Leftovers And The Cult Of Hardship

There’s a special satisfaction one gets from eating the same thing four nights in a row.

It’s roughly the same kind of satisfaction that I used to get as a child from running the bathwater as hot as I could possibly stand it. I only started doing this after, at the age of about 12 or so, reading Arthur Koestler’s Darkness At Noon. Like other girls my age read ‘Seventeen’ or maybe ‘Cosmo’ to figure out how to please boys, I read cold war literature and figured out what to expect if I was ever interned as a political prisoner. To this day I seem to gravitate naturally to the role of defendant in my relationships.

But back to the stew. It was a stew that I ate for four days in a row. Four days of lamb stew. One day for every woolly little leg. The various successes and failures one registers in the execution of a given recipe are given ample time to reveal themselves over four consecutive visits. One would, therefore, do well to get it right. Don’t let the chili sit in the broth for too long—same goes for the orange peel. Keep the heat low so as not to make the lamb tough, and don’t be shy with the salt.

This is a problem, methinks, especially common among bachelorettes. We want to cook—we want to nest—but we have no little chicks into whom we might barf our food; no man-birds to eat us out of nest and home and so we are left to devour our own efforts slowly, one day at a time—for waste is also a sin.
Somewhere around day 3, the meal we so enthusiastically prepared begins to seem like a bit of a punishment—our options are limited, particular cravings are ignored: the stew must go on.

My mother was never the kind of mother who forced me to eat anything I didn’t want to; she attempted to cobble together a nutritious child, but she retained an unusually deep well of sympathy for personal tastes and finicky appetites.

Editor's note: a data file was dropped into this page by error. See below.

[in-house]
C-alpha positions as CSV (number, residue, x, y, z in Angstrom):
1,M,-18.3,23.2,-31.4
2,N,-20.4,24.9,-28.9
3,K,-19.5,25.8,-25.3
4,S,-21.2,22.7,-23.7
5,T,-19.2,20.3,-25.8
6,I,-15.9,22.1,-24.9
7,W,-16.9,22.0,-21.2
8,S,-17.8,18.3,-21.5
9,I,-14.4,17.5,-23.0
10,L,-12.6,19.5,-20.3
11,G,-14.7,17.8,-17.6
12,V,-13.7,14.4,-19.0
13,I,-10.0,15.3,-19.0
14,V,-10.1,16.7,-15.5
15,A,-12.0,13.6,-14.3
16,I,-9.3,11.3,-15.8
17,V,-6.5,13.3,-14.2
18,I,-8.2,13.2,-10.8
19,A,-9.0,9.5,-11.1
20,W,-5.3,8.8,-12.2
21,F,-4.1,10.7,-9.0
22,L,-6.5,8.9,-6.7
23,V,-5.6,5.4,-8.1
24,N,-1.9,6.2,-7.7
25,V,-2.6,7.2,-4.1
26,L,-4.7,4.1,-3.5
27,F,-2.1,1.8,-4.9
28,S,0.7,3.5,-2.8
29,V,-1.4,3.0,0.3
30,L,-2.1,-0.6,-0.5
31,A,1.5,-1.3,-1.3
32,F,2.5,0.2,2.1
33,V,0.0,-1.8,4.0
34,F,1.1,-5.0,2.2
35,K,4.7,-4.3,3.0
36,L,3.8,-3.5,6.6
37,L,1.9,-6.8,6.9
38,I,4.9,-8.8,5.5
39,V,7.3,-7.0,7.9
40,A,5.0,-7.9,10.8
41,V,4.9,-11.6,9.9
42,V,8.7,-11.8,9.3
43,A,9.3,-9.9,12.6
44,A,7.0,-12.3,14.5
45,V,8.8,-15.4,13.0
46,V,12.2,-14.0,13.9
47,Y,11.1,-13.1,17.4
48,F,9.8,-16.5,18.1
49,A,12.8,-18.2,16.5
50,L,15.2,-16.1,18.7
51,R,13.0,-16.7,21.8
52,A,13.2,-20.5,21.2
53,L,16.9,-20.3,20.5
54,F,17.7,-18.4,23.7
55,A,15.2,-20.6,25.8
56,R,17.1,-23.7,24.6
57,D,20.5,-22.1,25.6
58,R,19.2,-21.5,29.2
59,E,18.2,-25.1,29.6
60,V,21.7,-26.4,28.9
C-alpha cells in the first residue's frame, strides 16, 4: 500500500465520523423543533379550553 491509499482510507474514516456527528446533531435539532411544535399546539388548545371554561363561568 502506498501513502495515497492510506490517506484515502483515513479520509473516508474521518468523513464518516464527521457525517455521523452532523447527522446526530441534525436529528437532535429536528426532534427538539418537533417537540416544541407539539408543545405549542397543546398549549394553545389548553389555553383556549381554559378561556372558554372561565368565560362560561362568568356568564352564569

At the same time as I was benefiting from my mother’s depth of understanding and affinity for chocolate, I was becoming increasingly interested in the plight of political prisoners—an interest that would narrow (or broaden, depending on your viewpoint) over time to focus on the USSR and Russia both before, and after communism. Key to the experiences I was ingesting was the ability to ‘make do’—to accept what one was given. I looked at my comfortable life and forgiving upbringing and feared that I would be at a particular disadvantage in such a circumstance: I had to toughen up.

So began the uncomfortably hot baths, and the black coffee; (feel free to laugh any time now) the inclination to sew up holes in my clothes and cut open tubes of make-up to extract the last possible bit of liquid before buying a replacement. Now that I live on my own, I see my fridge as a game of Tetris—the contents therein constituting a challenge of parts to be most efficiently fit into meals before they go bad.

It seems important to note that this mindfulness of darker days never stopped me from buying shoes, or kept me from buying particularly high-quality make-up (all the more reason to squeeze out the last drop). Growing up in the 80s Of Plenty, I adopted the materialism, but I was also fascinated by the Specter of Want. They wanted in Ethiopia; they wanted in the USSR; they wanted during The War; they wanted as kids. Everyone wanted but us. On top of all that I had, I wanted want.

For years now I’ve read the most upsetting stories in the newspaper out of a sense that I should be able to handle the information—no matter how disturbing.

On a whim, I bought a cheap compass a few months ago, and felt immediately relieved that—should I find myself stranded somewhere far from civilization (should I attempt to escape from the prison, that is) I could at least orient myself.

Which brings me to the sense of satisfaction to be found in eating something long after you’ve tired of it. I suspect that it resembles the satisfaction felt by runners when they hit the wall and keep on going. I suspect, but I do not know; running—literally running—has always struck me as a bit of a pointless exercise (rather to hide, and let them run past me….).

And yes, I know that there are those like Camille Paglia who would choke on their self-satisfaction reading of my little Marie-Antoinette-style Cold War mise-en-scènes. Nevertheless I will continue to scrape the pot, and to cut up my tubes of make-up. I will read the scary stories in the newspaper, and consider the dark side of life. I will have my cake and eat it too, for then I can want it all over again.

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2 Comments on “Leftovers And The Cult Of Hardship”

  1. Contributing Factor Says:

    You should watch Mad Men. I’m totally addicted. It tells of people in a more miserable time. And is freakin beautiful. You can get it on itunes.

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